Mr. Biden is also expected to try to make use of the Congressional Review Act (CRA), which allows for the overturning of regulations within a certain period. Though if Democrats don’t win the two U.S. Senate seats up for grabs in a Jan. 5 runoff election in Georgia, Republicans will still control the Senate, and Mr. Biden’s ability to use the CRA will be limited. Mr. Trump, by contrast, was able to reverse 14 Obama-era rules in his first four months in office, as the Republicans then controlled both houses of Congress.  

Today, the flurry of so-called midnight regulations being set in motion by the Trump administration adds yet another head-spinning dimension to a transition that is already marked by tumult. One factor may be that Mr. Trump appeared unprepared to lose the Nov. 3 election. 

“The rules issued between now and inauguration may be more haphazard than in previous administrations, in part because President Trump is generally less disciplined than his predecessors,” writes Susan Dudley, director of the George Washington University Regulatory Studies Center, in an email.

What’s more, because the last three administrations knew their time in office would end after a second term, they also had time to focus on finishing their highest-priority actions, adds Ms. Dudley, former head of the Office of Information and Regulatory Affairs during the second Bush administration. 

Since Election Day, Mr. Trump has also taken numerous foreign-policy steps whose goals or implementation don’t necessarily mesh with those of the incoming Biden team: 

Announced troop level cuts in Afghanistan and Iraq.  The formal exit of the United States from the so-called Open Skies Treaty, which allows Russia and the West to engage in reconnaissance flights over each other’s territories. Rejoining the treaty wouldn’t be simple. The U.S. has moved to get rid of the special planes it used to carry out surveillance.  Arms sales to the United Arab Emirates worth $23 billion, which could alter the balance of power in the Middle East.  Added sanctions on Iran that would make it harder for the United States to rejoin the Iran nuclear deal.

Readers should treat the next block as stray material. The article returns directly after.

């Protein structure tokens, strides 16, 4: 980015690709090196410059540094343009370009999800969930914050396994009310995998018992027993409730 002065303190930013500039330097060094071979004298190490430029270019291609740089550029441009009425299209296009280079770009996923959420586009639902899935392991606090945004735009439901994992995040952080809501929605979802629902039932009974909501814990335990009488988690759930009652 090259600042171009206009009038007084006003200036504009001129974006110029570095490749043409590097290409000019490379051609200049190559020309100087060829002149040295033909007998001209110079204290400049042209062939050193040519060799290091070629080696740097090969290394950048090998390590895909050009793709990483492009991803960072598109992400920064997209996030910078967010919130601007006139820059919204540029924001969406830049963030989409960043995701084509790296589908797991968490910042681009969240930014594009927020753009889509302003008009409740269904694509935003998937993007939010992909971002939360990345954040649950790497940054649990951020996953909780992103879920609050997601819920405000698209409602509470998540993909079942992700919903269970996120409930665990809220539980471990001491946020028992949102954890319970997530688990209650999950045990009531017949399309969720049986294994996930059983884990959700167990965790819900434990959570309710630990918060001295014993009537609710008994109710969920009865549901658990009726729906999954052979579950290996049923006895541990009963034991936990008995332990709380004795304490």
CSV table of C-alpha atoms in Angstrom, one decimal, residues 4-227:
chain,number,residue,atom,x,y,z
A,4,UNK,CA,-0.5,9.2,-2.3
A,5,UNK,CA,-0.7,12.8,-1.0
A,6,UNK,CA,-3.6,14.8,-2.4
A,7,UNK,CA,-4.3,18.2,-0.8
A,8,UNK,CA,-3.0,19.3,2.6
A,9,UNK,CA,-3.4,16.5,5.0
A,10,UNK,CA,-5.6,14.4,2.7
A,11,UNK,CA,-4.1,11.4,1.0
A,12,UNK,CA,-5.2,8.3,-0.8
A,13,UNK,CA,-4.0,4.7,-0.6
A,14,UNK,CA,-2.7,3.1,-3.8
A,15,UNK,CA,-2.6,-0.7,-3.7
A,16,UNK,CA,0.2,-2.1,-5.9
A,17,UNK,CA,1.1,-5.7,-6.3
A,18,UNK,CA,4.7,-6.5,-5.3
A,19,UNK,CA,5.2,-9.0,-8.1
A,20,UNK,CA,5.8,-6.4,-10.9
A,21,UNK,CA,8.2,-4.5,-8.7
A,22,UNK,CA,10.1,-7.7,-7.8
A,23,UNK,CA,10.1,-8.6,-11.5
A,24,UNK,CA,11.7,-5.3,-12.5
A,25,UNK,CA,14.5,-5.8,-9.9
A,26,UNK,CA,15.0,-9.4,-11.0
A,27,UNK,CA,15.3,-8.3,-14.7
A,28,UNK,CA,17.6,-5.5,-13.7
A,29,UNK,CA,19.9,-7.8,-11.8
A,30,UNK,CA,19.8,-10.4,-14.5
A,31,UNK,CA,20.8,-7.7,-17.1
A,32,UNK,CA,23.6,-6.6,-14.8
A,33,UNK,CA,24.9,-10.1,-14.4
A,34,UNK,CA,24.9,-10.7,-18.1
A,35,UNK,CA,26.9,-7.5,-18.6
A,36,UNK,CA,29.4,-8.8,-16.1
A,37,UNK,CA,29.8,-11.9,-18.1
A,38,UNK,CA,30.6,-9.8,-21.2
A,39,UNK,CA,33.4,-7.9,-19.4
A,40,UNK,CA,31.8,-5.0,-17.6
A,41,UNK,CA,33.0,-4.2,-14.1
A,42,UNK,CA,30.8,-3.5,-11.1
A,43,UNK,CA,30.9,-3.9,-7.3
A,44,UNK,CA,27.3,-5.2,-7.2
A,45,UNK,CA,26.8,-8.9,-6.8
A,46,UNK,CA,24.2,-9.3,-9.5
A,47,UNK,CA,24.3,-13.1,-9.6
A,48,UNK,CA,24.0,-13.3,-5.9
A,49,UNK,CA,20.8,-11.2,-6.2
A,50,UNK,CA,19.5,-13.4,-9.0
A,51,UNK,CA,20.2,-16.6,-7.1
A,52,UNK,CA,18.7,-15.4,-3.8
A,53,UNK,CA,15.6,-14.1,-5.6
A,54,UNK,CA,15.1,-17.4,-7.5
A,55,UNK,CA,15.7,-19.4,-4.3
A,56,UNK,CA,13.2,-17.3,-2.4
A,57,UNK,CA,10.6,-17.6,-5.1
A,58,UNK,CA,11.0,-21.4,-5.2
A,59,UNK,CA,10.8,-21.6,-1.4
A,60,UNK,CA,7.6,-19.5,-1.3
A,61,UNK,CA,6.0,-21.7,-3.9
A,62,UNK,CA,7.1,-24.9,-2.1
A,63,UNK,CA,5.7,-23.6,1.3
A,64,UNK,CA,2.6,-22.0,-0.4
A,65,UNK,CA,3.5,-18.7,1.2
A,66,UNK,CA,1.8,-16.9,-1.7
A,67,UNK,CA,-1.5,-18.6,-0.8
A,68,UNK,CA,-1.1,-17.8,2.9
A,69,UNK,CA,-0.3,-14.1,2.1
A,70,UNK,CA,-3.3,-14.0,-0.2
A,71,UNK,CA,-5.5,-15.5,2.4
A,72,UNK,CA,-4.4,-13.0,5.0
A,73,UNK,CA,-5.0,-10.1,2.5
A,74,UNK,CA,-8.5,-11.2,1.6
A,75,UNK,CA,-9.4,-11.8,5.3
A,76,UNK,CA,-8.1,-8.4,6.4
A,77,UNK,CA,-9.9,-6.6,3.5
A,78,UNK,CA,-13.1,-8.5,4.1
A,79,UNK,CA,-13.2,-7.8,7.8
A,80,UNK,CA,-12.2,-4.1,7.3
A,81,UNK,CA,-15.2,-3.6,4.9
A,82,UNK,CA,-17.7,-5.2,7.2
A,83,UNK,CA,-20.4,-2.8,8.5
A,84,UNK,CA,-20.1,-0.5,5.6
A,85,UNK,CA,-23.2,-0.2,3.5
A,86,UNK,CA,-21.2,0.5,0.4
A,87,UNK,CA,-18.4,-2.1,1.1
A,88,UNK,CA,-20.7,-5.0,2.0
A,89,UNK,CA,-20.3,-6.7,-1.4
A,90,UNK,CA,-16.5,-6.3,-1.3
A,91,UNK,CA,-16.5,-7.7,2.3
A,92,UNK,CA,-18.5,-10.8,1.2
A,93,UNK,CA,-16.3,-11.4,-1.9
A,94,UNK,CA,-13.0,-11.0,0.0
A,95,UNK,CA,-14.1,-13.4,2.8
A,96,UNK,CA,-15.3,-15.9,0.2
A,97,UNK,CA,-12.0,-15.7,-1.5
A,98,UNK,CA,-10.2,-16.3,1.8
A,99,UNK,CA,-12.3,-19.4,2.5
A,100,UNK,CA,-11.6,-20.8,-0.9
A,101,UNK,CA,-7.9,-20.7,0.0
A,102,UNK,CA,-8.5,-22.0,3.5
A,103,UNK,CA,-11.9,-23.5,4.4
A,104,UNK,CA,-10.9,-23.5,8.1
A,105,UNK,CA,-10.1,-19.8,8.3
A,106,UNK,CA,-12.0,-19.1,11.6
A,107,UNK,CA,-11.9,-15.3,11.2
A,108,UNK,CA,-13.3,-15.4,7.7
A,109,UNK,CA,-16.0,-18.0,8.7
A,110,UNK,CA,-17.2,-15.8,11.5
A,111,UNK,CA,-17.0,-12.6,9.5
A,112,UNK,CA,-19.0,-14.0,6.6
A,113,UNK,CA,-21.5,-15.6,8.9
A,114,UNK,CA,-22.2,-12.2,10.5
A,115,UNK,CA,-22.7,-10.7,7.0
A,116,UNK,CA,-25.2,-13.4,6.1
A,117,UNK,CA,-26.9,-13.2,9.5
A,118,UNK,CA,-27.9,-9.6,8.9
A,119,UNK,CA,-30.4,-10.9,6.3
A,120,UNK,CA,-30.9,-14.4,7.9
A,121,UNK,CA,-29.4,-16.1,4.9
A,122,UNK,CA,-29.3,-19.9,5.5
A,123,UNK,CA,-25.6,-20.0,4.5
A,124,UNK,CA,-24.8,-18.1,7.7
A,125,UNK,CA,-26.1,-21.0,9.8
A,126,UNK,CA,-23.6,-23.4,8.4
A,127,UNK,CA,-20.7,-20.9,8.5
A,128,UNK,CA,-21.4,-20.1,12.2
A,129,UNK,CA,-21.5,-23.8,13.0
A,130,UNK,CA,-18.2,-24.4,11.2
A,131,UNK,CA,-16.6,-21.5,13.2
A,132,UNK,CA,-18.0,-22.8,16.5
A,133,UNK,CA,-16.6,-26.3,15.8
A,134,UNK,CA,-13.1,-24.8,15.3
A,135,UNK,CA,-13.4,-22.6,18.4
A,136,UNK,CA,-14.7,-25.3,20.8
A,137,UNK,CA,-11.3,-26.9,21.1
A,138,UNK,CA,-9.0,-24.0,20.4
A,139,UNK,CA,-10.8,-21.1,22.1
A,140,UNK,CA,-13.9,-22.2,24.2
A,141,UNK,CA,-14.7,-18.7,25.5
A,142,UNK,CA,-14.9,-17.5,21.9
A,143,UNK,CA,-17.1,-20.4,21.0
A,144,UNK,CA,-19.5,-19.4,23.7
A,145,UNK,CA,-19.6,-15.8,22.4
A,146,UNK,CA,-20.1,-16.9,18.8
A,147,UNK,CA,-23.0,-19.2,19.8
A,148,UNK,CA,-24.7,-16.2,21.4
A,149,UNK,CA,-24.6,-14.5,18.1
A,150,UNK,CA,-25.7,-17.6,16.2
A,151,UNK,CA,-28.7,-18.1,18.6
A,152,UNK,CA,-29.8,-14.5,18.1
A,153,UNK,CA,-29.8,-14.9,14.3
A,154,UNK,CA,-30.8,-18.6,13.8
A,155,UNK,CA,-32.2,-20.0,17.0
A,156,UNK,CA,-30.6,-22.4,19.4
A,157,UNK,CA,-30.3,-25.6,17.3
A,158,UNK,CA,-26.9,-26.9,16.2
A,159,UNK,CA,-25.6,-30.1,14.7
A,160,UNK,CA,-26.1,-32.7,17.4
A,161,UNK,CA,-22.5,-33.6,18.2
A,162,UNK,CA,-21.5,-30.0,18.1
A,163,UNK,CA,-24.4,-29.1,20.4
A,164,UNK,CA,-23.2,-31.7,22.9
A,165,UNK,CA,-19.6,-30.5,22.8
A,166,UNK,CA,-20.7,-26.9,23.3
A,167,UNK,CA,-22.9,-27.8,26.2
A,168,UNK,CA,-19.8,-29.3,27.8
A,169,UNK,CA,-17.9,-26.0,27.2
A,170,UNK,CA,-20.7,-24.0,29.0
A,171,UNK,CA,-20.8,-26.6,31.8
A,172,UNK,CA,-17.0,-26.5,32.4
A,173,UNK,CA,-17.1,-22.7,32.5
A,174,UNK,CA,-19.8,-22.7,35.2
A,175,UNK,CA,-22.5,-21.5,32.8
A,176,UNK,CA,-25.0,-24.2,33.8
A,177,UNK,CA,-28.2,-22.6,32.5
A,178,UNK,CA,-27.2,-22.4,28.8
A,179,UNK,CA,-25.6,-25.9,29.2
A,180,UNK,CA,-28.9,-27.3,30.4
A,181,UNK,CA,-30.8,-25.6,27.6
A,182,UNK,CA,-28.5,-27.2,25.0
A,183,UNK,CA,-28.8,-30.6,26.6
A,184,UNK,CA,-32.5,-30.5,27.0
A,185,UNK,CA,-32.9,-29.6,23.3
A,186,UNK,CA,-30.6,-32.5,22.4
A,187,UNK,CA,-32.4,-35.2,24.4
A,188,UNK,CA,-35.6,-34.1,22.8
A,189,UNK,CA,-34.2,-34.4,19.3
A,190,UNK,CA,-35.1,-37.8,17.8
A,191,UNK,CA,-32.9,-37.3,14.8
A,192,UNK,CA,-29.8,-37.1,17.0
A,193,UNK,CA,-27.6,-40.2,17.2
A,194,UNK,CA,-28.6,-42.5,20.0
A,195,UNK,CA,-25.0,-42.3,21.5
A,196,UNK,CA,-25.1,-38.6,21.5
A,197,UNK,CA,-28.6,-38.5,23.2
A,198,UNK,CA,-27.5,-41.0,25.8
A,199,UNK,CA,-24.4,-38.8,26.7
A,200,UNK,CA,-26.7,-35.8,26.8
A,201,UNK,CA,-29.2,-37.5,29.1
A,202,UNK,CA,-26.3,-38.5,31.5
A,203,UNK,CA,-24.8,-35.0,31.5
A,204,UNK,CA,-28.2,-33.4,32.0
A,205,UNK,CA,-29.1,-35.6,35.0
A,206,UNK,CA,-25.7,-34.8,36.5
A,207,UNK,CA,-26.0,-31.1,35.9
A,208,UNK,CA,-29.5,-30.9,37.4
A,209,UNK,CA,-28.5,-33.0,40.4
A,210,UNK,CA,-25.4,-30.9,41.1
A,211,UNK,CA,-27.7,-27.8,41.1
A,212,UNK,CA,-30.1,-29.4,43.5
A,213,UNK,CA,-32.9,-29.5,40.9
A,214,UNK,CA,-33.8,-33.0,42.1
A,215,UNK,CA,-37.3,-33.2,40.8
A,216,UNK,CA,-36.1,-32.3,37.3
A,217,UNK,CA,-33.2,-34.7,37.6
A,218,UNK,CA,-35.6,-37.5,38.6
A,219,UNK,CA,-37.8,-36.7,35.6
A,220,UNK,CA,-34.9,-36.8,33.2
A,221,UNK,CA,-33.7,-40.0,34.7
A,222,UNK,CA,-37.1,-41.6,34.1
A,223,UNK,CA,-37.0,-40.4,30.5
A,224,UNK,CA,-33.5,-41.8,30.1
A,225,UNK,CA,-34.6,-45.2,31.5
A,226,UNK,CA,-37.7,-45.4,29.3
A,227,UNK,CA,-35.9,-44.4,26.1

Despite all the postelection drama, which began when Mr. Trump decided to contest the results and refused to allow the formal transition to begin, the process now appears on track. On Nov. 23, nearly three weeks after the election, the Trump administration “ascertained” Mr. Biden as the apparent winner, allowing for the release of federal funds and sharing of information with the incoming Biden team – including on the pandemic and plans for distribution of vaccines. 

Experts on presidential transitions say the three-week delay was unfortunate but not as damaging as the one in 2000, which lasted six weeks. 

“Biden is the most experienced person ever to become president, and his transition team is the deepest, most experienced, and best organized transition team ever, and so that mitigates the impact of the delay,” says David Marchick, director of the Center for Presidential Transition at the Partnership for Public Service.

Mr. Marchick says the transition so far has gone “very well.” His organization works with the three key stakeholders: the Trump White House, the agencies responsible for transition planning, and the Biden team.

Experts also credit the Trump administration for being ready – before the election – to carry out a transition, including preparation of briefing books. But once the election had taken place, followed by numerous efforts to overturn the results in key states, partisan hackles were raised – hardly a surprise in this era of anger and division. 

And so the transition, too, fell prey to those sentiments. 

“I’m not surprised this transition is angry and bitter, and that the outgoing administration will try to leave political hand grenades everywhere they can,” says Jeffrey Engel, founding director of the Center for Presidential History at Southern Methodist University in Dallas. “But it’s hardly the first or even the 10,000th example of the norms of civility breaking down in our politics.”